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Malaysia appeals to the United Nations for climate adaptation funds in the face of deadly floods
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Malaysia appeals to the United Nations for climate adaptation funds in the face of deadly floods

Malaysia is seeking $3 million from the U.N. Green Climate Fund (GCF) to develop a national plan to adapt to climate change, the environment ministry said last week, amid deadly floods that have displaced nearly 70,000 people this month.

Although the requested funds are small in comparison to the amount that the country has promised to spend on flood mitigation efforts experts believe it will likely cost more. The torrential rains that have caused severe flooding in eight Malaysian states since Dec. 18 have killed at least 48 people. This has prompted calls for the government’s preparedness for extreme weather events.

Responding to questions from the Environment and Water Ministry Dec. 20, regarding Malaysia’s approach towards climate adaptation, Secretary General Zaini Ujang said that the ministry would request GCF funds to assist in the development of a National Adaptation Plan. This will be completed by the end next year. In a written reply, Zaini stated that the plan will be focused on areas such water, agriculture, food security, and public health.

He stated that the ministry also has long-term goals to request climate funds that could help in implementing programs addressing climate change. Zaini did no give details about the adaptation plan nor how much it would cost to implement.

GCF funds are the first time that the Malaysian government has requested any money for climate adaptation. These are policies that a country puts into place to combat the effects of climate change. These funds are insignificant compared to the 9.8 billion Ringgit ($2.33 Billion) that Zaini stated Malaysia has already set aside for flood mitigation projects like building water barriers, catchment zones, and deepening river banks.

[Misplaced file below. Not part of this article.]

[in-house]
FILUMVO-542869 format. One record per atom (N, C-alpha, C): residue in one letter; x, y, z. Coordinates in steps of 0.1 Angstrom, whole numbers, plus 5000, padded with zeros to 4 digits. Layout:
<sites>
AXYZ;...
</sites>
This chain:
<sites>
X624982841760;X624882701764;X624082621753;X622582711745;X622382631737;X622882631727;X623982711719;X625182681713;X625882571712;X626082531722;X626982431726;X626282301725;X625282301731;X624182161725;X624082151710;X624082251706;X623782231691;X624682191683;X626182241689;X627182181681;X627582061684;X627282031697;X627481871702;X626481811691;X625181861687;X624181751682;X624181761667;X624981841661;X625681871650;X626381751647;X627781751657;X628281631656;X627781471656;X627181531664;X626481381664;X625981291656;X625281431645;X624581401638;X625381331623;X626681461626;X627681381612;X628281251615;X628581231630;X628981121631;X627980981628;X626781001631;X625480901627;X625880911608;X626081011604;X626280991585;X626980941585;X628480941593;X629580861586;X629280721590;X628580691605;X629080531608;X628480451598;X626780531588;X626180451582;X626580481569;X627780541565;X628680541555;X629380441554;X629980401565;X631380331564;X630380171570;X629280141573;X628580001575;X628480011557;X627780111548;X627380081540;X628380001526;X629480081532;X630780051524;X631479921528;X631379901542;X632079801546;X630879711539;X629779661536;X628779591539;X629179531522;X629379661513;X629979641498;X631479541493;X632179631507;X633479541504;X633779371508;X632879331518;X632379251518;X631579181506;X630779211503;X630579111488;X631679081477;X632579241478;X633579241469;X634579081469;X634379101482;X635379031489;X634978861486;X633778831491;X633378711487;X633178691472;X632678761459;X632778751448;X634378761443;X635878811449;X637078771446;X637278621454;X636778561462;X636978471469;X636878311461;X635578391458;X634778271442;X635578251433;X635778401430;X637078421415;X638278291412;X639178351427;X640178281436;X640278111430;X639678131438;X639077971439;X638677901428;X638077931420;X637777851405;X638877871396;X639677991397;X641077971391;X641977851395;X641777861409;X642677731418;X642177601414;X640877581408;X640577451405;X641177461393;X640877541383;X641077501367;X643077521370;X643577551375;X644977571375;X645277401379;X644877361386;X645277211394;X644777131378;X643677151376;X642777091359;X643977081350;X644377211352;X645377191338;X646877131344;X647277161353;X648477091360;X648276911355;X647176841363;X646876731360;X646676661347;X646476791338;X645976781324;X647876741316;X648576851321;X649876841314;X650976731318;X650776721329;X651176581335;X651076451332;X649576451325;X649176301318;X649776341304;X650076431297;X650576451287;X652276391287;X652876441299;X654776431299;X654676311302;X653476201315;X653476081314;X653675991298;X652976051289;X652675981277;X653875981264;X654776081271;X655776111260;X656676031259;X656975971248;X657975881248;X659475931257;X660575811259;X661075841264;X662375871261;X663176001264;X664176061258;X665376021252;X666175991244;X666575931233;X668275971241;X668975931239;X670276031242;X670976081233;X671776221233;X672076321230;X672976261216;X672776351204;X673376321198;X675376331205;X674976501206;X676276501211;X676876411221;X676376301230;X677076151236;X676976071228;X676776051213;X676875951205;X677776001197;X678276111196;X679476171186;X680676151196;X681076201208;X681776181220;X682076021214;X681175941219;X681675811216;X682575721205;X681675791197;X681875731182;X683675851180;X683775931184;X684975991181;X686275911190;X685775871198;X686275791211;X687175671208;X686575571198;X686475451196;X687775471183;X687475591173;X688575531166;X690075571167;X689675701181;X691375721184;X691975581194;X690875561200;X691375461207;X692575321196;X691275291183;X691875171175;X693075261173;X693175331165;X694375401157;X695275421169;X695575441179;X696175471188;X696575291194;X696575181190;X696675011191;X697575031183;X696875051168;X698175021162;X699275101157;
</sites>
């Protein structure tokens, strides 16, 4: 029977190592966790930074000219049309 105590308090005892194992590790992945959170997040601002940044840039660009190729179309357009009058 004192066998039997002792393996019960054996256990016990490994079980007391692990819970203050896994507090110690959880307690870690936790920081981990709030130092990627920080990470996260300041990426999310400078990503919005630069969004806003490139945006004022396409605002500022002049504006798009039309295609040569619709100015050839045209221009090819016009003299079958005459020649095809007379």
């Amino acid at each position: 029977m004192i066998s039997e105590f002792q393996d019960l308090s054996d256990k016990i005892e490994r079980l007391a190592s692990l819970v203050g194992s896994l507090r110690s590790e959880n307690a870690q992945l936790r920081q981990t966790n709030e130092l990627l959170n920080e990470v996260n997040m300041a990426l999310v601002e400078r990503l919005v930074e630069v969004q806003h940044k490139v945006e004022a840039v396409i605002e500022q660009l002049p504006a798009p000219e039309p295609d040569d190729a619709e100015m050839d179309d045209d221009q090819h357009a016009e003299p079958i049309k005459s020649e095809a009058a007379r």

“Adaptation will require more funds than mitigation because we need overhaul our urban planning and all these expensive infrastructure projects,” said Ili Nadih Dzulfakar (co-founder of Klima Action Malaysia), a climate activist group. She stated that a draft plan for adaptation should examine the effects of flooding and droughts on food security and crop yields, and the need to have energy efficient healthcare services with strong communication networks.

Yeo Bee Yi, Malaysia’s former environment minister, proposed a Climate Change Act in 2018. However, a formal plan was never submitted and progress was stalled amid political turmoil in 2020. Malaysia experiences flooding on its eastern coasts, where they are exposed to the northeast Monsoon between October-March.

But authorities were caught off-guard by unusually heavy rainfall and flooding this month in highly-populated urban areas in its western and central regions, which some experts say were worsened by poor drainage and overdevelopment. ($1 = 4.1990 ringgit)

(This story is not edited by Devdiscourse staff.

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